Saturday, 12 July 2008

Football Heroes No. 3 - Dixie McNeil

Dixie McNeil was one of those rare breed that became a cult hero at every club he played for. Born in Molton Mowbray in 1944 he'd played for Exeter, Corby Town, Northampton and Lincoln before he joined Hereford in 1974. The transfer fee of £20,000 was a record for the Bulls at the time (still is almost!!) and although it might have seemed a lot for a thirty year old Dixie soon started paying it back. He was prolific that first year scoring 31 goals in 44 matches. He was top scorer for the three years he spent at Edgar Street and was the club's Player of the Year in 1975. Hereford were relatively new to the Football League in these days and we were punching above our weight. Survival was tough and chances for our strikers were hard to come by, but despite this, Dixie was the top goalscorer of the top four divisions of English football that season. Even the year Hereford were relegated from the old Second Division Dixie still managed to score virtually a goal every other game. Me and dad used to go to most home games at this time and I fell in love with Dixie. He had hair like James Hunt, but I dion't think that was what did it for me. It was the way he would always convert a half chance into a goal. During his time at Hereford he spent those long summers (do you remember those?) playing cricket and often used to play against Presteigne. But it's in the white with the Bull on the badge that I remember him for.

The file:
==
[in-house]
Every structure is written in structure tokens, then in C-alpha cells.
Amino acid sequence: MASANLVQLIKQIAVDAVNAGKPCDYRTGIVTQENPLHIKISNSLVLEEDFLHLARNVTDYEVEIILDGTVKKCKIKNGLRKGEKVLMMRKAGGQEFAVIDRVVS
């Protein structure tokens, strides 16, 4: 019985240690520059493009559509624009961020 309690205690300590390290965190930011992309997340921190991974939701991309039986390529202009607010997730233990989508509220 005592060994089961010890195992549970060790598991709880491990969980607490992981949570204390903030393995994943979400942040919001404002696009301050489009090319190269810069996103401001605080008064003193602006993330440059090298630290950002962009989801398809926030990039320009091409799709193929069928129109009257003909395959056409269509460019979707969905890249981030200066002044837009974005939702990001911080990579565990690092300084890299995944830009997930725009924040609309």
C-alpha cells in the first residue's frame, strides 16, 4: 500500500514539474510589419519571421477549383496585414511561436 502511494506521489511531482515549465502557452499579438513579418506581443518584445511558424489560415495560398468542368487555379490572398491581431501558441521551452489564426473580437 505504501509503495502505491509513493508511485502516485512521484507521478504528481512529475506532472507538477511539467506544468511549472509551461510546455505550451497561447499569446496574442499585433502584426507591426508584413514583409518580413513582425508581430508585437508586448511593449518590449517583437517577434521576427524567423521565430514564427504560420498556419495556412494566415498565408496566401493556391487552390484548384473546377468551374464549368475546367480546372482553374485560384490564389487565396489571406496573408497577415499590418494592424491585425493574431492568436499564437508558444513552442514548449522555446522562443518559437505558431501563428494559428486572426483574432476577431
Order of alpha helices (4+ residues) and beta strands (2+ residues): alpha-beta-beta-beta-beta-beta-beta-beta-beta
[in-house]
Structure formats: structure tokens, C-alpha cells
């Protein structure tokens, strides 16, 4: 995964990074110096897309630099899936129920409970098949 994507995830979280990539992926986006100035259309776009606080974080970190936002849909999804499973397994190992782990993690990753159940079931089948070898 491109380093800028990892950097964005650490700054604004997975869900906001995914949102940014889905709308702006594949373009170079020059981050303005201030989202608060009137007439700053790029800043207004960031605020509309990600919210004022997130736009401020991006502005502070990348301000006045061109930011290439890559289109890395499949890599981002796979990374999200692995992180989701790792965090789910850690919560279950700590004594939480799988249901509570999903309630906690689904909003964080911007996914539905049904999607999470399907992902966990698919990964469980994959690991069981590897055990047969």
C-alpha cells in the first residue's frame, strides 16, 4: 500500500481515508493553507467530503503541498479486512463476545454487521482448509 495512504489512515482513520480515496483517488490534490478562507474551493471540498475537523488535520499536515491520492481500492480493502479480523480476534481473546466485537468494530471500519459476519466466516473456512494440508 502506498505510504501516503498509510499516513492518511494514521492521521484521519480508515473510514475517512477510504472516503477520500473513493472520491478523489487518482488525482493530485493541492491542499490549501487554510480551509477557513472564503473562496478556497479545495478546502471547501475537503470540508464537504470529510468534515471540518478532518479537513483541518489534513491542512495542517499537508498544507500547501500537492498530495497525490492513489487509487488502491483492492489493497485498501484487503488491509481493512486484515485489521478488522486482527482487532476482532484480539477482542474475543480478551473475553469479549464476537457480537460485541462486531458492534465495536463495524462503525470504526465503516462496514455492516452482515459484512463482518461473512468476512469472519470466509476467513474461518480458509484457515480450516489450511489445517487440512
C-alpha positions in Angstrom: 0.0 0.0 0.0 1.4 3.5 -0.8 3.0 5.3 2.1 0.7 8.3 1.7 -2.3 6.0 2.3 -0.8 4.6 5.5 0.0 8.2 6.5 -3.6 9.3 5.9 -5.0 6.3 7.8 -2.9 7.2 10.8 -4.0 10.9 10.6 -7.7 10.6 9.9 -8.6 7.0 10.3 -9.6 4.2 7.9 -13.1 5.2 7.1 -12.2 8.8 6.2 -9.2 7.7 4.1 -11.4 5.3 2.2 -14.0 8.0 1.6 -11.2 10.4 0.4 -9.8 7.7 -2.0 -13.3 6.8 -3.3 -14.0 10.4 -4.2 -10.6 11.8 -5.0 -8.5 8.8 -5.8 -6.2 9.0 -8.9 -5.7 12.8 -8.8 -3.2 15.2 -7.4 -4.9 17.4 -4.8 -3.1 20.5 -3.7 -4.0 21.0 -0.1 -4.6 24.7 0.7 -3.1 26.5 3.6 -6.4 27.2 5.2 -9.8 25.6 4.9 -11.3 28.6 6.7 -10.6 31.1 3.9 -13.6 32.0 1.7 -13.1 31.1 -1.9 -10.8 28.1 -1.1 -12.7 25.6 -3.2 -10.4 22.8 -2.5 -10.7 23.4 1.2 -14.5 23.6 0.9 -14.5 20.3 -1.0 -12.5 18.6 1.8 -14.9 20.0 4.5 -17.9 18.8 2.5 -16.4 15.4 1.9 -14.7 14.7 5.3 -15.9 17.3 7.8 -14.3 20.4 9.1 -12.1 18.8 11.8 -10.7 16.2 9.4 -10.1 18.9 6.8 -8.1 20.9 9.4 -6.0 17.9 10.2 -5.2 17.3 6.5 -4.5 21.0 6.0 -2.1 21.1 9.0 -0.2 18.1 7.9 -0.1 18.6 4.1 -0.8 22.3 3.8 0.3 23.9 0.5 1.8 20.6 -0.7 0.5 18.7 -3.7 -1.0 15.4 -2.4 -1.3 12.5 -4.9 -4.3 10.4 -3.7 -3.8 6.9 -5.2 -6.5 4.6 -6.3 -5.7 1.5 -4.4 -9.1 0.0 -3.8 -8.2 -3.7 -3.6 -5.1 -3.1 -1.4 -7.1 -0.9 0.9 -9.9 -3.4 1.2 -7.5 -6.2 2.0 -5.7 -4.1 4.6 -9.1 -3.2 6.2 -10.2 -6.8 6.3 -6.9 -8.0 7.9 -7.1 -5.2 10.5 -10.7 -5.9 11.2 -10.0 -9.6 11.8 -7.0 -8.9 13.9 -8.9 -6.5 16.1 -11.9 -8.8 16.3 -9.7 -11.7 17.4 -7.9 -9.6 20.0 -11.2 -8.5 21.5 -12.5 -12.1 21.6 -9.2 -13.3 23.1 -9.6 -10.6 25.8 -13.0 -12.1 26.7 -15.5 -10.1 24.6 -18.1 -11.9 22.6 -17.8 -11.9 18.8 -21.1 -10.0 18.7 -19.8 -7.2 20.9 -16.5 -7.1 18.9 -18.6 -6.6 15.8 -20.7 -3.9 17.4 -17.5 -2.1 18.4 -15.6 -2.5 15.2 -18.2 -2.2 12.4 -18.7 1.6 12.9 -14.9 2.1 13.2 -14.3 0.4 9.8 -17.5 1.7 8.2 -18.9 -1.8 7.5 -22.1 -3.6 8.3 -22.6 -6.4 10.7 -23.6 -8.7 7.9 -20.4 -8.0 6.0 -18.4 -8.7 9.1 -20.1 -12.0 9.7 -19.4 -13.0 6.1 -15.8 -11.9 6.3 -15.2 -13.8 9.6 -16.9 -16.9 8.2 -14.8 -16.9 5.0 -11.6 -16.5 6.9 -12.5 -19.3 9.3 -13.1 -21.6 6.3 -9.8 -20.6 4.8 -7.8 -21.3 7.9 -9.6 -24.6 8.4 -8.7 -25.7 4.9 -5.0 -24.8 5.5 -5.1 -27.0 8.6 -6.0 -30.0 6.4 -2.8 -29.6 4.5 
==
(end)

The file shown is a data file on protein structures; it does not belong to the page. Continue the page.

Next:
In August 1977 Elvis Presley died and the world seemed to end - the King was off the throne and there was doom and gloom all around. A month later, just when you thought it couldn't get any worse, Dixie McNeil left Hereford to join Wrexham for £60,000 - much needed dosh at the time. For Wrexham he set a record for scoring in ten consecutive FA Cup games. He returned help the Bulls in 1982, aged 38, scoring three goals in 12 appearances. His League career record was 239 goals in 522 games. A true legend of the lower leagues, Dixie McNeil was a goal machine who will always be remembered at Edgar Street.

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